We are at a critical turning point with the consumerisation of IT. The digital workplace isn’t just about the technology that is available, but also the skills that the people have to leverage the technology that is available. The sky’s the limit, but if everyone attempts to fly to the sun without governance there are bound to be more Icarus’ than Wright Brothers.
As I read the article on CMSWire it made me think of frontier time and all the potential that someone could gain by moving out to the west with hopes of finding “gold in them thar hills.” With the digital tools at our disposal there is definitely good available, but there is also danger with cybercriminals who want to steal pii, corporate information or infect your system with malware. Governance provides a safety net to keep data safe and organizations in compliance. Without governance we are headed to the Wild Wild West
Staying with the frontier times analogy, governance allows for a unified digital front as transformation happens. Information is a company’s most critical asset and if departments within an organization hoard information they can impede the progress of other departments. Governance facilitates different groups to best leverage tools for information to be used uniformally across the board instead of clogging up bandwidth or not making the most current and accurate versions of information available. In frontier times a family was weakened when someone left the family to go out west to look for gold and with digital transformation an organization can be weakened when innovations is attempted without the oversight of governance.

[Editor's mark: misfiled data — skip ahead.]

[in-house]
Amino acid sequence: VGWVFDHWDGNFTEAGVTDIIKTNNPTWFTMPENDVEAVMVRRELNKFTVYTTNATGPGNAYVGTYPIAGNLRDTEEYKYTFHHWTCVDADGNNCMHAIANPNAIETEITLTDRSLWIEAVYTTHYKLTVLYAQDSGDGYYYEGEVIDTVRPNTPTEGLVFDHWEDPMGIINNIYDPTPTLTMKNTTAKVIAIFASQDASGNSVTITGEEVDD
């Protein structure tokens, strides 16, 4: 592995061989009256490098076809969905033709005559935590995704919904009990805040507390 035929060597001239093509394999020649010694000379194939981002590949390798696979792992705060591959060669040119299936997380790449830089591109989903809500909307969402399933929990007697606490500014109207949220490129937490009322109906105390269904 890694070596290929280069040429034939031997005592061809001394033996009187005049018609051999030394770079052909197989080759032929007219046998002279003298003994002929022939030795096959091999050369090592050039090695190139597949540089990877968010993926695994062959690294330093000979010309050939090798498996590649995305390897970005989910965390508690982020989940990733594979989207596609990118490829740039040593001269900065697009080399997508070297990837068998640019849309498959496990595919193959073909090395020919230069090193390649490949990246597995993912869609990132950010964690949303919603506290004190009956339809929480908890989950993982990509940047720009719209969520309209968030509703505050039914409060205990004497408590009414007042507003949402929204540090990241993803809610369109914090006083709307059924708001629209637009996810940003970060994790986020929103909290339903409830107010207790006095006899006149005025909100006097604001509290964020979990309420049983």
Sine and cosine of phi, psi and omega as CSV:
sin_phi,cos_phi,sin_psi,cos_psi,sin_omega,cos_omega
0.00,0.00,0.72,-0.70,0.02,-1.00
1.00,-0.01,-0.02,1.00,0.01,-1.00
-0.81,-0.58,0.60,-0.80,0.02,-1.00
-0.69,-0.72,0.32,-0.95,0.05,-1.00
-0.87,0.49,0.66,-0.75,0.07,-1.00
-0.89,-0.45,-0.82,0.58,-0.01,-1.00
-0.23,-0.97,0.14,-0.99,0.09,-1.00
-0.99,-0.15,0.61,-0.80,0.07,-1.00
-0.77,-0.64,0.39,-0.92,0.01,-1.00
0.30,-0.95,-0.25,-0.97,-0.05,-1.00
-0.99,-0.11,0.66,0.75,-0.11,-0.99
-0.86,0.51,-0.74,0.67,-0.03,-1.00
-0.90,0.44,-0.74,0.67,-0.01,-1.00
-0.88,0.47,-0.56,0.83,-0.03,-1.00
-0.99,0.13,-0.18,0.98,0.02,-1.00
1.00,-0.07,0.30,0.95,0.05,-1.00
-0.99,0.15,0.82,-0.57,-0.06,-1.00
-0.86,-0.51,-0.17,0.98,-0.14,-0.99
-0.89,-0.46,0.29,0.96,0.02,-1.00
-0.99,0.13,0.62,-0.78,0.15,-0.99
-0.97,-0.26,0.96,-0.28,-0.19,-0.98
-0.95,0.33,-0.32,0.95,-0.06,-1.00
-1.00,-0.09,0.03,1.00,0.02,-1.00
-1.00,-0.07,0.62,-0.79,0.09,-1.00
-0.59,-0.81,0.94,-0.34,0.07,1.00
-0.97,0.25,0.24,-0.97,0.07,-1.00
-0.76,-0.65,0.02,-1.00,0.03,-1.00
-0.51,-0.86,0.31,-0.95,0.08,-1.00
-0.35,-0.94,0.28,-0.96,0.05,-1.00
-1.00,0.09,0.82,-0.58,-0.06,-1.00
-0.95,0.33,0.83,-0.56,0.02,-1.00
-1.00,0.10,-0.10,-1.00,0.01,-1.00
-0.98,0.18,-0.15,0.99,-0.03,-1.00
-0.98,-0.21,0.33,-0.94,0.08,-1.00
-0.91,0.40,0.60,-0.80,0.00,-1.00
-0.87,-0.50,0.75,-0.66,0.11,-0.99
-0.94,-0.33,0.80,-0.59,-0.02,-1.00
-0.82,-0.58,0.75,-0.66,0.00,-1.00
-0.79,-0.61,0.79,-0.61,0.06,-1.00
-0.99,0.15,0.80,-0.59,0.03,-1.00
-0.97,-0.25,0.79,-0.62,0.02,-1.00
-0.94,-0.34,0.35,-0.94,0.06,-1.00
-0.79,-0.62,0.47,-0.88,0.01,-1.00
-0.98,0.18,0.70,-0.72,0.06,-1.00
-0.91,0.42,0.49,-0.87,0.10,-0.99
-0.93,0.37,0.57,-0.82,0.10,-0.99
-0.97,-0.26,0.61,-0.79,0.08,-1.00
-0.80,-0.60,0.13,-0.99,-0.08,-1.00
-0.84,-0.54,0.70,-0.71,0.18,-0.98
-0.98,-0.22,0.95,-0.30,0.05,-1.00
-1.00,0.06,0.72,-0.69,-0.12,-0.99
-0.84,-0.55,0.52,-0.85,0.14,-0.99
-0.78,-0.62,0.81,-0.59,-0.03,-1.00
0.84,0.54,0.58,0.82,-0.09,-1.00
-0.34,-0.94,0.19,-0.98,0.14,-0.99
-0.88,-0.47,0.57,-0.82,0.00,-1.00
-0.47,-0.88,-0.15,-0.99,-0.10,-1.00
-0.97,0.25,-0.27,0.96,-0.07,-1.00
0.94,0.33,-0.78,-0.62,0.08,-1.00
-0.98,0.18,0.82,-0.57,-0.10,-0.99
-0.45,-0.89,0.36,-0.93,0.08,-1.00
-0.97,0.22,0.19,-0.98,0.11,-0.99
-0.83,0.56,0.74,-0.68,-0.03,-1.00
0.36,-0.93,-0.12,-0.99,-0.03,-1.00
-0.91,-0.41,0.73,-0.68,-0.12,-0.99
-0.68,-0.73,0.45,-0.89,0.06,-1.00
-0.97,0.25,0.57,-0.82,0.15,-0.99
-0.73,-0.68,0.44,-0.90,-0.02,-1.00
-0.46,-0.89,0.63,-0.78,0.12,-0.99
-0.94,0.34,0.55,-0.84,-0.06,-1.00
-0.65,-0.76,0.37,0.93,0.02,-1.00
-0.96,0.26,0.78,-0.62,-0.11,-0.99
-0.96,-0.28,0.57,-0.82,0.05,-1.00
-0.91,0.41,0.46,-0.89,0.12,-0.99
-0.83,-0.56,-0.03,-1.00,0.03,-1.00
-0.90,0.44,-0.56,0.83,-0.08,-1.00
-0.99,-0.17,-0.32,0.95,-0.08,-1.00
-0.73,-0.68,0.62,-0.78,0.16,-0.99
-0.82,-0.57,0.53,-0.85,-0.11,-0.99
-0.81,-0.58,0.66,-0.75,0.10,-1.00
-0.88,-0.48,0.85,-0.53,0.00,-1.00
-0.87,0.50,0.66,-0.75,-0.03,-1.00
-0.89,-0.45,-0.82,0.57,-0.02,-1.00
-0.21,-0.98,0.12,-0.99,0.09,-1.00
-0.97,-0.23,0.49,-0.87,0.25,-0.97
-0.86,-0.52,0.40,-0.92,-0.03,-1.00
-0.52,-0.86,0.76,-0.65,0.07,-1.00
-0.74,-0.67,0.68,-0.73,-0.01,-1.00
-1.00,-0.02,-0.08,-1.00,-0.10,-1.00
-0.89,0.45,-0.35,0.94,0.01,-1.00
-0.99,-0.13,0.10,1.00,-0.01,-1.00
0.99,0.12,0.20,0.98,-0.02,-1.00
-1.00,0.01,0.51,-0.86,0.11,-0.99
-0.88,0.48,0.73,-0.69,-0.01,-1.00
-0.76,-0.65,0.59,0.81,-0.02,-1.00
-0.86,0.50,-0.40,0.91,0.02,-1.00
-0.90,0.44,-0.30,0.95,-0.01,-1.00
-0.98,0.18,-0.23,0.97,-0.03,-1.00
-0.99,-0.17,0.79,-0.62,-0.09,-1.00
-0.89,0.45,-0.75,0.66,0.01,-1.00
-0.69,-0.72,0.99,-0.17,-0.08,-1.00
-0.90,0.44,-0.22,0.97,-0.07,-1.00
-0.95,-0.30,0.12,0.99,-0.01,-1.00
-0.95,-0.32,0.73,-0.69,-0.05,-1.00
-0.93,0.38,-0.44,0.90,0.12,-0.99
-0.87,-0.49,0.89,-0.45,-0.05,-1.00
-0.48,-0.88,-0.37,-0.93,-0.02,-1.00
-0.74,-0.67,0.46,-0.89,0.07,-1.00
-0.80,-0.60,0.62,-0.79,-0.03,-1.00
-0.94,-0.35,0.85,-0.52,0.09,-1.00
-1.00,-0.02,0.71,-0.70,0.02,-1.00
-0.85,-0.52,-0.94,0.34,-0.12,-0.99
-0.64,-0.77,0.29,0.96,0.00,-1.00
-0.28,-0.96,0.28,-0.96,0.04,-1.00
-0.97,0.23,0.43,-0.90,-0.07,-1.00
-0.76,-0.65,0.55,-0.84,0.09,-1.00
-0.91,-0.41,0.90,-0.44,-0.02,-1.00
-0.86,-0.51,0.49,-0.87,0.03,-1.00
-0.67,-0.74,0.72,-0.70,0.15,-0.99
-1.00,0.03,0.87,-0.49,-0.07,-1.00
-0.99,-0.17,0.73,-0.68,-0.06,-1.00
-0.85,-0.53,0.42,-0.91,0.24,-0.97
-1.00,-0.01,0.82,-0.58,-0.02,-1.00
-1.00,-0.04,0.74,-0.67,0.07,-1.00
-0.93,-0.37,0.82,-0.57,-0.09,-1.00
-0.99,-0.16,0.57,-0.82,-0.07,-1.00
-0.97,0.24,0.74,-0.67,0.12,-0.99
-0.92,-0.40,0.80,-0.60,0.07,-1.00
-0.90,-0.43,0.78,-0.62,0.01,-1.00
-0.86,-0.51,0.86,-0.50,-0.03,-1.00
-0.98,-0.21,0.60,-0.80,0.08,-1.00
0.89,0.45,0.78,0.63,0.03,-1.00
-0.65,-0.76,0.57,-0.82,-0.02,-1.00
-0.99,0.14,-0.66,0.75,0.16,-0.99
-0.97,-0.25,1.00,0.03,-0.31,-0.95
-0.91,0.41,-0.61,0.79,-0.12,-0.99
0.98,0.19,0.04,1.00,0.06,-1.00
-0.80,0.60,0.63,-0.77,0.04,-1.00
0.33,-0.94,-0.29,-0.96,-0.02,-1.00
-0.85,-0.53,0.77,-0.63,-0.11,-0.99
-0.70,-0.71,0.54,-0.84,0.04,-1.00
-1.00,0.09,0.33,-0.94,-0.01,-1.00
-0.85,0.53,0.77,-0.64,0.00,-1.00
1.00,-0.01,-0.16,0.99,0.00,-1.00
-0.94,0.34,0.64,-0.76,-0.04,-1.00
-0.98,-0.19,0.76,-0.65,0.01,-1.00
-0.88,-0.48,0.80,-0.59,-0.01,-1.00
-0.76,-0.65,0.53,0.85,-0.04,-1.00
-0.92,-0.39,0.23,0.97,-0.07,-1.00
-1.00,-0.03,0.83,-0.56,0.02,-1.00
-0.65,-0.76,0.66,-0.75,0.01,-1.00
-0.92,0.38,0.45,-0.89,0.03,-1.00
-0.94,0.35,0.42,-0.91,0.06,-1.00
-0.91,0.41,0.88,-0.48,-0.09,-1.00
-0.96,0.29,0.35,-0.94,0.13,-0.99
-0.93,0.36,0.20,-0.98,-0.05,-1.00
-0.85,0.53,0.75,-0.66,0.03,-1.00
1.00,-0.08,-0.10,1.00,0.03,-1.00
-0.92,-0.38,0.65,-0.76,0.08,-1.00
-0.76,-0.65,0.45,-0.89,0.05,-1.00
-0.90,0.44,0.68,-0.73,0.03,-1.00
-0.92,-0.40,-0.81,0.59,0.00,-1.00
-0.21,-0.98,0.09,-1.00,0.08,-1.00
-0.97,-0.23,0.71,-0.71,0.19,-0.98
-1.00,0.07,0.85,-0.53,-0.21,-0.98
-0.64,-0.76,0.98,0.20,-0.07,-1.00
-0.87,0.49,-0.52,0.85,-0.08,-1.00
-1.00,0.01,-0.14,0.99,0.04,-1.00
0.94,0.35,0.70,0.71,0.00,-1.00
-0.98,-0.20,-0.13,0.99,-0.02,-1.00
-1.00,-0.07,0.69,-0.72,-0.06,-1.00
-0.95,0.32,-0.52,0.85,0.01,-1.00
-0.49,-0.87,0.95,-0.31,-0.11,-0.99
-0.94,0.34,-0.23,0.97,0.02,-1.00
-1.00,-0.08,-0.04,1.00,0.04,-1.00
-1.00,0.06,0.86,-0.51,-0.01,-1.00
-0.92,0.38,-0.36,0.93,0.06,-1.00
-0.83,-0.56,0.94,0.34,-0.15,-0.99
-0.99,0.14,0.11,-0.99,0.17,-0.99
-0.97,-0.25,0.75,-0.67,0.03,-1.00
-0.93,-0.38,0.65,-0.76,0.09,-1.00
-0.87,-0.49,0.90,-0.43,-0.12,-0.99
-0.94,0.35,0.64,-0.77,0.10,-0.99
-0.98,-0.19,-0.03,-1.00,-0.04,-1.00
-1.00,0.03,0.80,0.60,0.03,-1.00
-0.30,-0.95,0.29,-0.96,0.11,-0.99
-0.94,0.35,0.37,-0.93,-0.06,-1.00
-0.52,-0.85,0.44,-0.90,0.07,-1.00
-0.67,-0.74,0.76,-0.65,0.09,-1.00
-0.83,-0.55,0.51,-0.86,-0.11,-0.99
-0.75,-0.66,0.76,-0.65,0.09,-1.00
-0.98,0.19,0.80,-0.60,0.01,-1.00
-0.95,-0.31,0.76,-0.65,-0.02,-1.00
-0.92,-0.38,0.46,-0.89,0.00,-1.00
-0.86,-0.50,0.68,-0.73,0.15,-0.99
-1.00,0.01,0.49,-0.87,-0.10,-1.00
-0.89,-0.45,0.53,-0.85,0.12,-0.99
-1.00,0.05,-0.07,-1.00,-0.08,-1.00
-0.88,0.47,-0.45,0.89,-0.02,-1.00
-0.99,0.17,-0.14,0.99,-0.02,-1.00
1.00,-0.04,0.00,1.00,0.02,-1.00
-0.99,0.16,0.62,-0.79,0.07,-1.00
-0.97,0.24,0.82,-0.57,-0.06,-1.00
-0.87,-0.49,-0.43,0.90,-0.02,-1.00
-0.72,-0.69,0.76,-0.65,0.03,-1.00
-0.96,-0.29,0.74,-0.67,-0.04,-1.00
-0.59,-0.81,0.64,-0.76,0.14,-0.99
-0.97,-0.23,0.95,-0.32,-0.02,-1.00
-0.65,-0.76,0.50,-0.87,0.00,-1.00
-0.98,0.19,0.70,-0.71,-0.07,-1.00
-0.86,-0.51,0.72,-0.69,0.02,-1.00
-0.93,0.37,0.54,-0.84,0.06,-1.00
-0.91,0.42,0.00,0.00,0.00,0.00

Governance is not the enemy of innovation. A key part of digital transformation is digital disruption. Not everyone survives the disruption to reap the benefits of transformation which is why governance is needed in the digital transformation process.
Martyn Perks (author of the article) makes the point that governance is too much about the restraints that have been placed on the digital workplace. Restraints are not a bad thing. If there was no speed limit there would be more accidents on the highway. If there was no governance there would be more mishandling of data and misfiled records (the statistics on the time spent wasted looking for information that wasn’t categorized properly is staggering). It is in boundaries that we often find true freedom.
An excellent point that I think that Perks make is that with all the talk of the need of governance needing C-suite support it can often fail to account for how people work.
unlike a governance team with a clearly laid out agenda, this approach is all about balancing out business strategy with what’s happening ‘on the ground.’
The people you choose as managers must be prepared to walk-the-talk and engage with staff (wherever they may be), rather than hiding away in the safety of your HQ tower behind a desk full of policies that start with the words “Thou shall not ….”
If governance is all about “Thou shall not” and not empowering people to become more efficient with information and work more productively and use tools that are available to connect with others than we are need to reconsider how are doing governance. The misconception about governance is that it’s records management 2.0, but governance is more than that and if it’s all about compliance, security or records management and not getting a competitive advantage from information, processes and how people use technology to leverage the two then we have governance all wrong.